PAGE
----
You had your first asthma attack when you were 12 years old. For a kid that age, it was the scariest thing in the world. It felt like all of the oxygen in your lungs suddenly disappeared, and no matter how hard you tried to gulp for air—you still couldn’t breathe. Since that day, you’ve kept an inhaler on you at all times and a nebulizer breathing machine stowed in your bathroom. Even on your wedding day, you had an inhaler tucked in your dress and the breathing machine in the hotel room. You try to be prepared at all times, but over the past few months the attacks have been getting worse.

On several occasions, your husband has had to puff the medication into your mouth because the attack happened while you were sleeping, and you awoke in a panic. Your boss is getting increasingly annoyed with you because you’ve had to excuse yourself on more than one occasion to catch your breath. The emergency room staff practically knows you by name, and you don’t know what to do. It’s getting worse and you’re scared to leave the house.

Your doctor suggested that you take a leave of absence from work, but your boss told you that if you did, you may not have a job to come back to. You have filed for disability benefits, but the application wanted proof of your ailment through medical documentation and test results. One of the tests it mentioned for respiratory issues was a spirometry test.

What is a spirometry test and how do you get one?

Measuring Your Lung Capacity Through Spirometry

In order for the Social Security Administration (SSA) to decide whether or not you qualify for disability benefits you must be able to provide medical evidence to support your respiratory claim. One way of accomplishing this is to provide documentation taken from lung tests, specifically a spirometry test. If you’ve suffered from chronic asthma then you’ve probably taken a spirometry test, even if you didn’t know it by name.

The Mayo Clinic defines spirometry as the first and most commonly done lung function test to determine how well your lungs work while inhaling and exhaling. It measures the capacity and time it takes for you to move air in and out of your lungs. The procedure consists of you breathing into a mouthpiece which is attached to a recording device. The device (the actual spirometer) will then record the variations of each breath and measure 10 different lung function values to determine the severity of your respiratory issue. These value functions include:

  • Forced vital capacity (FVC) – Measurement of the amount of air you can exhale after you inhale as deeply as possible.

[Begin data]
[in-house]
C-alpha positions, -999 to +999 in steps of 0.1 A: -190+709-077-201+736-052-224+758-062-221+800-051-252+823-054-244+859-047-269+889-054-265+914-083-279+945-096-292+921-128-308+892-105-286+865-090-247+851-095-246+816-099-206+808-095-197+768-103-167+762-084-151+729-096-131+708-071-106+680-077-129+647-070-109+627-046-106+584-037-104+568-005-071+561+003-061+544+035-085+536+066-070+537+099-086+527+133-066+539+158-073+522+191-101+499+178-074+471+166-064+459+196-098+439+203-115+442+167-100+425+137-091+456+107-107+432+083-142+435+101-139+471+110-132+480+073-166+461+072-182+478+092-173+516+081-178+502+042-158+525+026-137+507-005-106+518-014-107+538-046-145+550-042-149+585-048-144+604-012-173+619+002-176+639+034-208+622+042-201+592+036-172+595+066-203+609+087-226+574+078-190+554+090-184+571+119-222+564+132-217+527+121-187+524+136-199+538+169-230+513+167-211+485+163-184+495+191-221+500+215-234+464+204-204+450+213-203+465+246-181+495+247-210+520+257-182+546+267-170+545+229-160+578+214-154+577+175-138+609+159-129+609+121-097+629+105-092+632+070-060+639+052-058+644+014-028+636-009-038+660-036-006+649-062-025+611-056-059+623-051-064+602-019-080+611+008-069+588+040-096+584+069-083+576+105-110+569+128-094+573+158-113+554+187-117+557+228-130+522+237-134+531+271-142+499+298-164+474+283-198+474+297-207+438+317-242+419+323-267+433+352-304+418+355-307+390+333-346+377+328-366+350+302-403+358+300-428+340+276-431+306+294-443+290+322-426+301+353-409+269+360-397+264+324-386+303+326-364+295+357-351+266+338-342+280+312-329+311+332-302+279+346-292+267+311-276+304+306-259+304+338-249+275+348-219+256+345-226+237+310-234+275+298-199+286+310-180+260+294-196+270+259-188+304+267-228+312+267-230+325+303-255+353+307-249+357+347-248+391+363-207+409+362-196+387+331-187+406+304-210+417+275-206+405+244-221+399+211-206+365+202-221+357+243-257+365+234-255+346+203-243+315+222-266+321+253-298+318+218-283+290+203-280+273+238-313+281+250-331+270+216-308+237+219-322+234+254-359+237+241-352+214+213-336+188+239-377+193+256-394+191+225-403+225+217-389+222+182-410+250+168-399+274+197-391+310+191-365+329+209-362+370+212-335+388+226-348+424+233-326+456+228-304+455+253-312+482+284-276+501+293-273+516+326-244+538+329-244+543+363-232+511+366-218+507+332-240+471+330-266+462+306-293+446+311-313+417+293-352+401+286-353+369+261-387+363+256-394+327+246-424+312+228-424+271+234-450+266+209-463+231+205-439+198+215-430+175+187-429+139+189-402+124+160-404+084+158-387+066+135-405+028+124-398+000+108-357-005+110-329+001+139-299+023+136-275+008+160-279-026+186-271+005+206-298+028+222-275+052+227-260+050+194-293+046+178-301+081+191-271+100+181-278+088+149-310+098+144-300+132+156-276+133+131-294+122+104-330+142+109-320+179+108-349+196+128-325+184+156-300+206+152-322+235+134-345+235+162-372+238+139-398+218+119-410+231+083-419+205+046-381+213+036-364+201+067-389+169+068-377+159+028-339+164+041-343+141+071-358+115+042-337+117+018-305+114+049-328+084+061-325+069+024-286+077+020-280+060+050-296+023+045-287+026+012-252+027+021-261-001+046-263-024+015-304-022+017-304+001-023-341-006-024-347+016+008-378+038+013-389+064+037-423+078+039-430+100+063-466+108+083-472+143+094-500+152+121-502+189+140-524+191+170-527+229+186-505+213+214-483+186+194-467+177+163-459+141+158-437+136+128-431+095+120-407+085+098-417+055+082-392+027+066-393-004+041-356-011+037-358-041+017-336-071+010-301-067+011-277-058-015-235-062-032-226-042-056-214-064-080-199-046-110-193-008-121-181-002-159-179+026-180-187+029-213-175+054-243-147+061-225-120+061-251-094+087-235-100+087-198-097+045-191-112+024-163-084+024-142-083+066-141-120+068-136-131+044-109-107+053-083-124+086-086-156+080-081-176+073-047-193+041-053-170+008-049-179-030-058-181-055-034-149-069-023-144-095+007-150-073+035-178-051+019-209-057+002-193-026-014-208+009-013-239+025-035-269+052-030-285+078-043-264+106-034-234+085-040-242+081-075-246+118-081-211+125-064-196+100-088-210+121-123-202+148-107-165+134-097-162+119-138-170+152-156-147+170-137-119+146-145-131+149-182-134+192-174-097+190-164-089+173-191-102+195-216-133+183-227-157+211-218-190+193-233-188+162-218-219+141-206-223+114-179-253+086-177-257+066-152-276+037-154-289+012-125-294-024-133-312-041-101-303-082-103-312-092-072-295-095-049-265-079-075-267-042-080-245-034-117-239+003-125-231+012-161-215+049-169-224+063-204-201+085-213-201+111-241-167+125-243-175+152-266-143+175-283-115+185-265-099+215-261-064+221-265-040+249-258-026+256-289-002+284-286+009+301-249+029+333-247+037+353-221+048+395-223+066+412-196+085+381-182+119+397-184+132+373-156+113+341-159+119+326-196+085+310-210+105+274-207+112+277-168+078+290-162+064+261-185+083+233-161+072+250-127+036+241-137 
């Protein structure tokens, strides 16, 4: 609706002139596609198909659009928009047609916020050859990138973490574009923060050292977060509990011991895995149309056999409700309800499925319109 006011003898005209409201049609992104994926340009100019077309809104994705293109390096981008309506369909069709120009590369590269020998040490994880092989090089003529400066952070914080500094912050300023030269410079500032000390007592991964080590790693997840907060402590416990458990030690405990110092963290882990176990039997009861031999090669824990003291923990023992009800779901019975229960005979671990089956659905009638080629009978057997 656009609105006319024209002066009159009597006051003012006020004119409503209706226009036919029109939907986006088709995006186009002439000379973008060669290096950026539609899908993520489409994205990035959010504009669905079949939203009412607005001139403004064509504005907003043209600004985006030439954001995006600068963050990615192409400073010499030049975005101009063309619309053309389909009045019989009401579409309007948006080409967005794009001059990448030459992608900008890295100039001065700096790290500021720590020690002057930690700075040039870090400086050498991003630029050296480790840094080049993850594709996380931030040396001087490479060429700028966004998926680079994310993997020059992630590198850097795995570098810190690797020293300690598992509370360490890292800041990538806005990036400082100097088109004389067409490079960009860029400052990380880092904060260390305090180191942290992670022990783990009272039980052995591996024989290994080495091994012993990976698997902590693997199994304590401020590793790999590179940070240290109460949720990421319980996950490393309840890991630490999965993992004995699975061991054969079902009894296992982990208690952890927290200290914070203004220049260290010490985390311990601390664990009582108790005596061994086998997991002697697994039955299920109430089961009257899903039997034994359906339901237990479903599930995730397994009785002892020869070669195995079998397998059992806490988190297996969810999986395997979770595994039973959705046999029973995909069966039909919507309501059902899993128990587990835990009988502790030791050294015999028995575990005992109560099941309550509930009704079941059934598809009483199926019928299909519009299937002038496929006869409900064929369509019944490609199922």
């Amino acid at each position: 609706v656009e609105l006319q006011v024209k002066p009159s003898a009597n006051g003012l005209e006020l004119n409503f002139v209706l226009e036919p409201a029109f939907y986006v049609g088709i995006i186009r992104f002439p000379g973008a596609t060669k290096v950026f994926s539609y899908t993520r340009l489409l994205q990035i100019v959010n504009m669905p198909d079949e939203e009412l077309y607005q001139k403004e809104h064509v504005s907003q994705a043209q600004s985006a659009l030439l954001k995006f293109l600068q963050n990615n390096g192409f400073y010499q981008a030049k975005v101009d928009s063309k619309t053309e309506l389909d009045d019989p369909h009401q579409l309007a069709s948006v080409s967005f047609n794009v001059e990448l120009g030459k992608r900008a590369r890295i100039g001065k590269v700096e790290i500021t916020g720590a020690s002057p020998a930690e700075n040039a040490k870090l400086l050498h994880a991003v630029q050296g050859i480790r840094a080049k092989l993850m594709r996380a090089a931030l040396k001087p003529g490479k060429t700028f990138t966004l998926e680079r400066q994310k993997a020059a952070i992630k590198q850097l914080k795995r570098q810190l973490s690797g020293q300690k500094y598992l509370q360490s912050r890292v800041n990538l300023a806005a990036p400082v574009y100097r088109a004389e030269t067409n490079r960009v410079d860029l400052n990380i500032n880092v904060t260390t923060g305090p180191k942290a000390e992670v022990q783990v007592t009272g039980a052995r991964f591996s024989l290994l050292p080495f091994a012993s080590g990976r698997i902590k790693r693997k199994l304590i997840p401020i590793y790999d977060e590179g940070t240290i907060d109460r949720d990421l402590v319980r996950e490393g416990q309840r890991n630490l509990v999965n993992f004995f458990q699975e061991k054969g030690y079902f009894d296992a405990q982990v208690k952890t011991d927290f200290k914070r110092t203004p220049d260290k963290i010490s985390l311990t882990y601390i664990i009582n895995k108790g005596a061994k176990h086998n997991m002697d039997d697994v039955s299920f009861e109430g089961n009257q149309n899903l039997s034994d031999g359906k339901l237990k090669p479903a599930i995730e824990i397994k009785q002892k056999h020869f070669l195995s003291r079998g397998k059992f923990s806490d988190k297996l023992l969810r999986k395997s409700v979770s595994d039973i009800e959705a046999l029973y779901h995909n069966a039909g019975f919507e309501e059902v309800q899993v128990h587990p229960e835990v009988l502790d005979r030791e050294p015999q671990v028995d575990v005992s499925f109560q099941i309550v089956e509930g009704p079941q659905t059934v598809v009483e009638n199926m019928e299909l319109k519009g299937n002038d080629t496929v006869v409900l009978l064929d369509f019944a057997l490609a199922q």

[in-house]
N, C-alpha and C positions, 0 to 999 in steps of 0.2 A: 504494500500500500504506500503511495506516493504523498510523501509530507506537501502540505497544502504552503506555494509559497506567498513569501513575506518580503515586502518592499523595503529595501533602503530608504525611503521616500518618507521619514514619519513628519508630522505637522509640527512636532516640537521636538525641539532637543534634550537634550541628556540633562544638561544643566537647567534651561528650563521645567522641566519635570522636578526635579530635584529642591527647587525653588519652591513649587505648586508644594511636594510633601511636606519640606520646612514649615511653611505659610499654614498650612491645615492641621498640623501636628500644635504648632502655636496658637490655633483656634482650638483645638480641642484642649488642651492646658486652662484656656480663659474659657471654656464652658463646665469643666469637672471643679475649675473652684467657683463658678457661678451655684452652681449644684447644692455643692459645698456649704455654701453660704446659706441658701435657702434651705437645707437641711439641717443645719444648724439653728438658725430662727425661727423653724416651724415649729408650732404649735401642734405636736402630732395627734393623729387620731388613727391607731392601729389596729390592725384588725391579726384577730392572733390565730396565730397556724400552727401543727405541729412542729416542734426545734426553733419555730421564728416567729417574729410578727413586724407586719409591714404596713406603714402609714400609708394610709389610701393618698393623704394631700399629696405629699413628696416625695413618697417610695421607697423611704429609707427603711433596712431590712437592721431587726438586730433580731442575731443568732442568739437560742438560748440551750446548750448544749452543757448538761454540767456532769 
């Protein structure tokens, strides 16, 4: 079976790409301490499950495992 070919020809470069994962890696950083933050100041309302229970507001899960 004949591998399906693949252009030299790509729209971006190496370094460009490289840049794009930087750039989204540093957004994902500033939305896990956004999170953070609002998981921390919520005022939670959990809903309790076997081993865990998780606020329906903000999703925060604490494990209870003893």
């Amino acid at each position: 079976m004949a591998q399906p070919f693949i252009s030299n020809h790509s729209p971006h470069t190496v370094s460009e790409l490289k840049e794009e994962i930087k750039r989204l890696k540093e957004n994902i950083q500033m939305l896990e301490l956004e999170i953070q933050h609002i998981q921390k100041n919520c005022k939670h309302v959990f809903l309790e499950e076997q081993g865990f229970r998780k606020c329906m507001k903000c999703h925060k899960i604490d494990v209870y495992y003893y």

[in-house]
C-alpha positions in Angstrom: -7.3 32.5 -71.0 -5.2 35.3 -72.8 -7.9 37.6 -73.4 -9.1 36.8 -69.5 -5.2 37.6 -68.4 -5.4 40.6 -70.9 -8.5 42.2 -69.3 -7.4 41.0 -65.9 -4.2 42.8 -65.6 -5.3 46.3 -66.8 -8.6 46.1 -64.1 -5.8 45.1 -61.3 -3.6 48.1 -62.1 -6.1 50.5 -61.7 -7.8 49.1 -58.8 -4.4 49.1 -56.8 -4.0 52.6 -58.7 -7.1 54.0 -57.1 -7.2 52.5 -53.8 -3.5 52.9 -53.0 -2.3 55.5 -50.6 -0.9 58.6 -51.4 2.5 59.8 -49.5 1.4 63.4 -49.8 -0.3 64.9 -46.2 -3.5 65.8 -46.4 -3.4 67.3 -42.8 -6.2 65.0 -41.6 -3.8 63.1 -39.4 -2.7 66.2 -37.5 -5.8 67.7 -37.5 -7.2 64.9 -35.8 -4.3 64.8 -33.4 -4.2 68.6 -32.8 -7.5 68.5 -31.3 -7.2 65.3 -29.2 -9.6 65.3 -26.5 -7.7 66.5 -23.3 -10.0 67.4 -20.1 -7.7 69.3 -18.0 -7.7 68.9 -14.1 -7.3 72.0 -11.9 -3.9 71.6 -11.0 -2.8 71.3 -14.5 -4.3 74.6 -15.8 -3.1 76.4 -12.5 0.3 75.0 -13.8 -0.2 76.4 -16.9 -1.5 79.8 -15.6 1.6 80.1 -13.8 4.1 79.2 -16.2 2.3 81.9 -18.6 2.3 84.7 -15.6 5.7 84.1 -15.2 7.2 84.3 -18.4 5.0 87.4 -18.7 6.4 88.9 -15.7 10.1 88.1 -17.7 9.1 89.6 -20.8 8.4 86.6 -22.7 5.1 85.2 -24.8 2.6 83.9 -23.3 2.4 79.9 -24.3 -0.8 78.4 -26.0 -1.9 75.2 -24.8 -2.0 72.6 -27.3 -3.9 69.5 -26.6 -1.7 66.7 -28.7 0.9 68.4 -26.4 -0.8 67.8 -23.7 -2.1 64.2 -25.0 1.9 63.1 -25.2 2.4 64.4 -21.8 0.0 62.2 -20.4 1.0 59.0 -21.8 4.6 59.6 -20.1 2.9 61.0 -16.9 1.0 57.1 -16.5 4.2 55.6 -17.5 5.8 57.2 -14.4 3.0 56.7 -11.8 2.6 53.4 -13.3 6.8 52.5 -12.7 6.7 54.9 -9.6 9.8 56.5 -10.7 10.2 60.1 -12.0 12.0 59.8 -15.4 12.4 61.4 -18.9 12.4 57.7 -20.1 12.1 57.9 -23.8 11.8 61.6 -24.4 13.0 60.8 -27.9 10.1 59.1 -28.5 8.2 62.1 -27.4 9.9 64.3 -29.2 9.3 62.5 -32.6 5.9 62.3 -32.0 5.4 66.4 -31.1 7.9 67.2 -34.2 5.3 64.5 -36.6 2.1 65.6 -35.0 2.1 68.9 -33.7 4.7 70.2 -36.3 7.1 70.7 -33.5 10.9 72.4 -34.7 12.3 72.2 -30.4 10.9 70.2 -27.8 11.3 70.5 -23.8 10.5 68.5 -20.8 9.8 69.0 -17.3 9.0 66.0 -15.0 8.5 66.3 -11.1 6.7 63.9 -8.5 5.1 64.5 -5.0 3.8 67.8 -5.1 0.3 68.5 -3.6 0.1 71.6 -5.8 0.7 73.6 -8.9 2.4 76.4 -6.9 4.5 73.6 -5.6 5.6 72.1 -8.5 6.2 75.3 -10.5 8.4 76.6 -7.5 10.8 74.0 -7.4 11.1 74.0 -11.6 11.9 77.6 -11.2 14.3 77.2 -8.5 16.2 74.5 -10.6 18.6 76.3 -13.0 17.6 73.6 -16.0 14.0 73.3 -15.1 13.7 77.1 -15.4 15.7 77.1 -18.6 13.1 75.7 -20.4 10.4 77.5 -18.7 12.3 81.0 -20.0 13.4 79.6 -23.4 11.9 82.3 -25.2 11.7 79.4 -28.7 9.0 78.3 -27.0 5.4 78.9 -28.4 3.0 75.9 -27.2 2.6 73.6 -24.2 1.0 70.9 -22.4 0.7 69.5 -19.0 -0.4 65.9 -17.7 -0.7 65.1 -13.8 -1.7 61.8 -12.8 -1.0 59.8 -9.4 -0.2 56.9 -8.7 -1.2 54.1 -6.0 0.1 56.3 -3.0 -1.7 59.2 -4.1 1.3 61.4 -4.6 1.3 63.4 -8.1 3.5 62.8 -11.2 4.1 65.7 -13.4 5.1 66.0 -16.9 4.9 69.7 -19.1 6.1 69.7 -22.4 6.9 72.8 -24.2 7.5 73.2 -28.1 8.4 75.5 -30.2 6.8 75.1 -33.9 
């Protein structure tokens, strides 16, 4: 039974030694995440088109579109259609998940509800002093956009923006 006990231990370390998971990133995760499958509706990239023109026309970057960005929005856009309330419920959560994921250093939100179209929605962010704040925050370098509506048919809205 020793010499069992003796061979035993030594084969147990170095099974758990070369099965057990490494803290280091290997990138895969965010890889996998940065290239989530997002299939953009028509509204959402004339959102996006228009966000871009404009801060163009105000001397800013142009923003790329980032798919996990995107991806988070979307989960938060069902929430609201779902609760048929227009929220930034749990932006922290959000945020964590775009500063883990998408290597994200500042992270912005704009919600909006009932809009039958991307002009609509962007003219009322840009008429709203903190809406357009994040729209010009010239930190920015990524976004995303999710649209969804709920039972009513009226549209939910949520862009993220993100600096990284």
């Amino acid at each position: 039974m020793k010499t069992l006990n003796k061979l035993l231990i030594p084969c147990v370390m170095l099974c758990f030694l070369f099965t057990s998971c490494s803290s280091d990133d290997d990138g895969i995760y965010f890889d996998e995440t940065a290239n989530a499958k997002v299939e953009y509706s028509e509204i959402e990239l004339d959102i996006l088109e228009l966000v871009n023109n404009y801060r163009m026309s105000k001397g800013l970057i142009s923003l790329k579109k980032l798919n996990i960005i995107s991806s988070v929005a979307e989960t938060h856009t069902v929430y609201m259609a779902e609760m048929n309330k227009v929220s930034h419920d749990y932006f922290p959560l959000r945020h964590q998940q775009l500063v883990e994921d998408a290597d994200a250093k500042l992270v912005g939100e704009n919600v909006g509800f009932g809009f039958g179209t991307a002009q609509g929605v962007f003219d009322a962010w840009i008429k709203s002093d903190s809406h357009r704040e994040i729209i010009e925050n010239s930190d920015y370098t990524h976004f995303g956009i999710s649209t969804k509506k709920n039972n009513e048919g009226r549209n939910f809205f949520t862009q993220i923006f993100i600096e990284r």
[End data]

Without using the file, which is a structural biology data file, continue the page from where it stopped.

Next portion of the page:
• Forced expiratory volume (FEV) – Measurement of the amount of air you can forcibly exhale in one continuous breath. An average person should be able to exhale between 80 – 100 percent in one second. However, those who suffer respiratory problems could take longer to fully exhale. Depending on how much you exhale, the FEV will be determined at one second (FEV1), two seconds (FEV2), or three seconds (FEV3).
  • Forced expiratory flow (FEF) – Measurement of air speed and percent of your FVC—25 percent, 50 percent, or 75 percent—halfway through your exhale.
  • Peak expiratory flow (PEF) – Measurement of how much air you can exhale when you try your hardest.
  • Maximum voluntary ventilation (MVV) – Measurement of the greatest amount of air you can breathe in and out during the span of one minute.
  • Slow vital capacity (SVC) – Measurement of the amount of air you can slowly exhale after you inhale as deep as possible.
  • Total lung capacity (TLC) – Measurement of the amount of air in your lungs after you inhale as deeply as possible.
  • Functional residual capacity (FRC) – Measurement of the amount of air in your lungs at the end of a normal exhaled breath.
  • Residual volume (RV) – Measurement of the amount of air in your lungs after you have exhaled completely. This procedure is generally done by having you breathe in helium or nitrogen gas and then seeing how much is exhaled.
  • Expiratory reserve volume (ERV) – Measurement of the difference between the amount of air in your lungs after a normal exhale (FRC) and the amount after you exhale with force (RV).

Get the Test to Get the Approval

In order to improve your odds for approval of your disability claim, ask your doctor to perform a spirometry test and make sure you get a copy of the results. The more information you give to the Social Security board, the better your odds of getting the disability you deserve.

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John L. Keefe
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Founding Attorney, Massachusetts Social Security Disability Lawyer